By Jared Chausow
By Katie Toth
By Elizabeth Flock
By Albert Samaha
By Anna Merlan
By Jon Campbell
By Jon Campbell
By Albert Samaha
There's no doubt that high-level youth basketball is a real obsession in New York. So, naturally, it has its own websites.
You can find high-strung parents shouting at each other about their kids in various places on the Internet (the youth basketball forum at the New Jersey Journal, nj.com, is particularly Jerry Springer–like), but if there's one site that matches the court action for intensity, it's Mike Melton's Basketball Spotlight (bballspotlight.com).
Melton is a New Jersey teacher who has become both a tournament organizer and a tracker of youth basketball through his site, which he bills as "the home for future phenoms."
He's positioned himself as a kind of soothsayer, featuring kids who he thinks are major talents and posting photos and blurbs about them on his website. Often, those kids are participants in a tournament he has organized.
Some typical Melton rundowns on talented players:
"This point guard has the game and charm that has big-time potential written all over him."
"He can flat-out shoot the pill from the perimeter. He has a smooth stroke and the confidence to let it go from anywhere in the gym. I also like his size and length for a 2 guard."
"He is just a flat-out scorer. He torched every time they faced today with eye-popping treys and twisting finishes at the basket."
Imagine that kind of attention when you're a 10-year-old. In another post, Melton writes about an 11-and-under team he thinks is the best in the New York/New Jersey metro area: "They won the MLK Classic, New Heights Tourney, and the Clash for the Cup. They have the pieces needed to make a serious run at the Nationals and seem to be a team on a mission. Right now, they have a target on their backs and must be ready for all comers."
In an interview, Melton stressed that he does not want to be portrayed as exploiting children, and he says he does not rank players. At the same time, he is walking a very fine line: He's running a business—promoting tournaments sponsored by a company called Hoop Group—and even though he isn't ranking players, he does feature them in a way that feels like the same thing.
Melton sees himself as a reporter covering a beat, only he's doing it with the kind of sophistication once reserved for high school, college, and professional athletes. "About a year ago, I started covering strictly grammar school, and it's just taken off," he says.
Melton says he got started covering high-school basketball with a site called Metro Hoops, but soon realized that there already were many other people doing the same thing. "I would go cover the games, and I would see stories I was about to write already online," he says.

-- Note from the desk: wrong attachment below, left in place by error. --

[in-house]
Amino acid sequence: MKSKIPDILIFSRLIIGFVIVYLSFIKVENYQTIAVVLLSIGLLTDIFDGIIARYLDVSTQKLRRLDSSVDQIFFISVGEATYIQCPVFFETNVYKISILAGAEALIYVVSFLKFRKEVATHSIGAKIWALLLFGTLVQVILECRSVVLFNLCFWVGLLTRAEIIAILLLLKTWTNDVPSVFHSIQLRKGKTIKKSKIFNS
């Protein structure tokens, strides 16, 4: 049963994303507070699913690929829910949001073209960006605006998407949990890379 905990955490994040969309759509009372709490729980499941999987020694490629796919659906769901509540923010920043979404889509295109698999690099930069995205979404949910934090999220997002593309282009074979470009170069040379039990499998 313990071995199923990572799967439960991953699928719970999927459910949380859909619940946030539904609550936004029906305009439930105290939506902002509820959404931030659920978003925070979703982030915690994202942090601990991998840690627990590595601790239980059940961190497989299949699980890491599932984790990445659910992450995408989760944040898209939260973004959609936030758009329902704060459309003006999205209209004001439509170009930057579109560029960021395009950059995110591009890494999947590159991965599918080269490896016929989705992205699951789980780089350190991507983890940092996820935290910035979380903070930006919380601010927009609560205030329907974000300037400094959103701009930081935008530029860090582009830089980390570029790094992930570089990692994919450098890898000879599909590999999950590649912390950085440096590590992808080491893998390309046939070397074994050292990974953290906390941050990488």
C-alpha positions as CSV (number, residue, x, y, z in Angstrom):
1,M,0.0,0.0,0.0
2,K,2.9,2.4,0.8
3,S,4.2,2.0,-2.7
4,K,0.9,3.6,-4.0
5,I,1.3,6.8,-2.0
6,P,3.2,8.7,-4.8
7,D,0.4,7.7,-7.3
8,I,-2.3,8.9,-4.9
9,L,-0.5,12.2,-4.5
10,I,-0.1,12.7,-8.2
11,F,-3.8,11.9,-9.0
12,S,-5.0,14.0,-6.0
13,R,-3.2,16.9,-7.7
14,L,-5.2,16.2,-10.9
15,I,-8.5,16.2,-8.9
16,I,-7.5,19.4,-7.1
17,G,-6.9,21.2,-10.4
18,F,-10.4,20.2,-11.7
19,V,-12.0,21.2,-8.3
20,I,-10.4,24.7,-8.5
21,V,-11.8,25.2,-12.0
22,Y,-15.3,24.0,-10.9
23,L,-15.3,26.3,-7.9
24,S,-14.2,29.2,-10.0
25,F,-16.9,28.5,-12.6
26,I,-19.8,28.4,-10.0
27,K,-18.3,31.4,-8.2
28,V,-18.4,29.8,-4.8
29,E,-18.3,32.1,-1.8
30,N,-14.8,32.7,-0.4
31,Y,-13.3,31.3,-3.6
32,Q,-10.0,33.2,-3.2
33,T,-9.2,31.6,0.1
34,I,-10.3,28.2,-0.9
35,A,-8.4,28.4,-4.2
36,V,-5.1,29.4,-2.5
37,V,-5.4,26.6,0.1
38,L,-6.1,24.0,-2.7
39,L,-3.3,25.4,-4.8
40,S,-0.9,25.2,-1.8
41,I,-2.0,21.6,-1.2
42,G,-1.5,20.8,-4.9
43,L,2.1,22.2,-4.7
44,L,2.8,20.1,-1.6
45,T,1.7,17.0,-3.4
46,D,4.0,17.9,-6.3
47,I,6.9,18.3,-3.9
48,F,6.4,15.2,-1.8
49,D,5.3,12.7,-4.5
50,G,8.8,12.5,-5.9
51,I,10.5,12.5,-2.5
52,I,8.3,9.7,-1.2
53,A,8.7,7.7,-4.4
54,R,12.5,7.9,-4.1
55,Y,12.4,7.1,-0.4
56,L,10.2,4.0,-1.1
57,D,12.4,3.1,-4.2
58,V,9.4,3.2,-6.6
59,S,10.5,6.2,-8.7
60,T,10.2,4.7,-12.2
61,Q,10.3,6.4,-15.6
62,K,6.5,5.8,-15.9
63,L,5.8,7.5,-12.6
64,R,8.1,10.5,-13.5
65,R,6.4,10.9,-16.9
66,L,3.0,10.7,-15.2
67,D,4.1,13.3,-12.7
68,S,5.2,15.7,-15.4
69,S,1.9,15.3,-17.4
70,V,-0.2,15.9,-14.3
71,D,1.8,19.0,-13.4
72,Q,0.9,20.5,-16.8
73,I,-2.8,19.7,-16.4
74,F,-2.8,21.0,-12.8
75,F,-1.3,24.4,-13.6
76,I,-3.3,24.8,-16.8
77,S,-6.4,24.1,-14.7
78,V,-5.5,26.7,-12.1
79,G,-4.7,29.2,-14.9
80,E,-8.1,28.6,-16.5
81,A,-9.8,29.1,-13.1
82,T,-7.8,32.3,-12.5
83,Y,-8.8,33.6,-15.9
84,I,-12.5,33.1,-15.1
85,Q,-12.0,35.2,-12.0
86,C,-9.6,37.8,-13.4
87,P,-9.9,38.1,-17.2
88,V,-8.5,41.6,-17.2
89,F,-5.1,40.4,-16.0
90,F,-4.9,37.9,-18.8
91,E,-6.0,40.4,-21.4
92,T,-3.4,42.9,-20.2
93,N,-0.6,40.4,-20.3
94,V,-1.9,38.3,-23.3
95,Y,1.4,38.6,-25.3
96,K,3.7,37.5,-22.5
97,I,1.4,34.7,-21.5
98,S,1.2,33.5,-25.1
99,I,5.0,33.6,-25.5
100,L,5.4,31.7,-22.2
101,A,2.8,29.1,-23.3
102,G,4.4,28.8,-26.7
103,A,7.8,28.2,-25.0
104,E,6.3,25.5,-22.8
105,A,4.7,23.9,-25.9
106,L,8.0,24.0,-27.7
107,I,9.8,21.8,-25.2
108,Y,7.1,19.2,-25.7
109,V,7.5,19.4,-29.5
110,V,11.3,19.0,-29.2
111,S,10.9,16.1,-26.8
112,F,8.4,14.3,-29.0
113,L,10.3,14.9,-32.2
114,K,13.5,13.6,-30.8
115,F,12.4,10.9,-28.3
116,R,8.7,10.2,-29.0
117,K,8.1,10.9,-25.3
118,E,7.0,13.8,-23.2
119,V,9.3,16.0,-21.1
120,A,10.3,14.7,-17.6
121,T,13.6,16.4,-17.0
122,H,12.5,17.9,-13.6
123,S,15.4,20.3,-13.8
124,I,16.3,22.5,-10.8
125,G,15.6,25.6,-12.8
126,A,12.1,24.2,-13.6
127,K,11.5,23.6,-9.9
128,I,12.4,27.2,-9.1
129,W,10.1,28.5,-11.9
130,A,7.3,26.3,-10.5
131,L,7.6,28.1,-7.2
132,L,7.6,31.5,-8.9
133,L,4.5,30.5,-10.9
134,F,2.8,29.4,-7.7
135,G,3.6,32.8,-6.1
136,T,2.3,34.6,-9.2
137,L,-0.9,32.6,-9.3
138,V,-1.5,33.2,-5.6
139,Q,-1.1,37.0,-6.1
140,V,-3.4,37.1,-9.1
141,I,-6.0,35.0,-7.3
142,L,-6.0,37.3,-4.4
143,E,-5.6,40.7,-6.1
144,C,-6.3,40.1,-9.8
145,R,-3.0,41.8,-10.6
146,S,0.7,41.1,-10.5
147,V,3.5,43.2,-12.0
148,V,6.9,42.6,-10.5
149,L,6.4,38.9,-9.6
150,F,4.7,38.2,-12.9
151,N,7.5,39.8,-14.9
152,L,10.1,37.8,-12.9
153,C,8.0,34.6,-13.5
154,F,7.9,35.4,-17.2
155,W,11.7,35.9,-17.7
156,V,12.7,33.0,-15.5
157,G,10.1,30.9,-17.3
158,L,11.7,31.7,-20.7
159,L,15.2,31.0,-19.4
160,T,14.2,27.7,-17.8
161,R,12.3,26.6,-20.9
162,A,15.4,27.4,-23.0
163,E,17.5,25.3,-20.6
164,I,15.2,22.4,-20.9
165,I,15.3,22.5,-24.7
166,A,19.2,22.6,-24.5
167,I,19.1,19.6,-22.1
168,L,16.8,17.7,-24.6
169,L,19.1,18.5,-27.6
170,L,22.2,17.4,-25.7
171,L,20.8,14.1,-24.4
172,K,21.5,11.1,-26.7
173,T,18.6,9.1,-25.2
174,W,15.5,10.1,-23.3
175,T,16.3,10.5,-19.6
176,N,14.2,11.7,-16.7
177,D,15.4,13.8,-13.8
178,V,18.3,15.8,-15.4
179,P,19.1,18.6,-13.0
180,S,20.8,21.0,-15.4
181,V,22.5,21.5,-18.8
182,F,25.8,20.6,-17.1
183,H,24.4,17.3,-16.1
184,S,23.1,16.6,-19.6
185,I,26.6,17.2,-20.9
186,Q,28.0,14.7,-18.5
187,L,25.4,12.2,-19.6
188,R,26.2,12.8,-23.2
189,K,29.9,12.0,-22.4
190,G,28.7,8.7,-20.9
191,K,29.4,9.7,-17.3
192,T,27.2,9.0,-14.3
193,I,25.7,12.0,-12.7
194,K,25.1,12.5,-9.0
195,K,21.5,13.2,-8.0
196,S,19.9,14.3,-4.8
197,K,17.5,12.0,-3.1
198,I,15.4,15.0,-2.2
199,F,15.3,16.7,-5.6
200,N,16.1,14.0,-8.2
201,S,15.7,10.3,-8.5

So, one day, he went to a New Jersey tournament for younger kids, and stumbled upon a niche that wasn't receiving the same attention as the high-schoolers. In January and February, he says, his site received 66,000 hits.
"That's when I knew I needed to go back and cover younger kids' tournaments," he says. "When I took their pictures, I saw how excited they were."
Melton now uses the site to promote not only players, but the tournaments and camps that he helps to organize. And he's not alone. A quick check of YouTube shows many highlight reels of nine- to 11-year-old kids from California to New York.
The Internet provides a forum for all kinds of activities that previously labored in relative obscurity. When I was in college, the only people who could follow my Division III team were the locals, the students, and the small-town newspaper.
Naclerio is the legendary coach of Cardozo High School in Queens, and Konchalski publishes a highly regarded high-school-basketball scouting report, which is read voraciously by top college coaches.
Naclerio once fielded a Rucker League team that had a backcourt of Stephon Marbury and Rafer Alston, has won city championships at Madison Square Garden, and has coached a range of top college and pro players. Konchalski has been credited with identifying many top players and was once lauded by New York magazine as one of the most important people in city sports.
I asked them both whether it was important for young players to play so many games before high school.
"Being ranked at 11 years old doesn't matter," Naclerio answered. "In my experience, the best players in high school weren't always the best coming up. Some kids just aren't ready at that age, and there's plenty of late development."
He added that parents who push their kids in the sport are making a mistake: "It destroys the kid," he said. "A lot of parents are too involved. It makes me wonder, What do they want to be? Coach? Agent? Or parent?"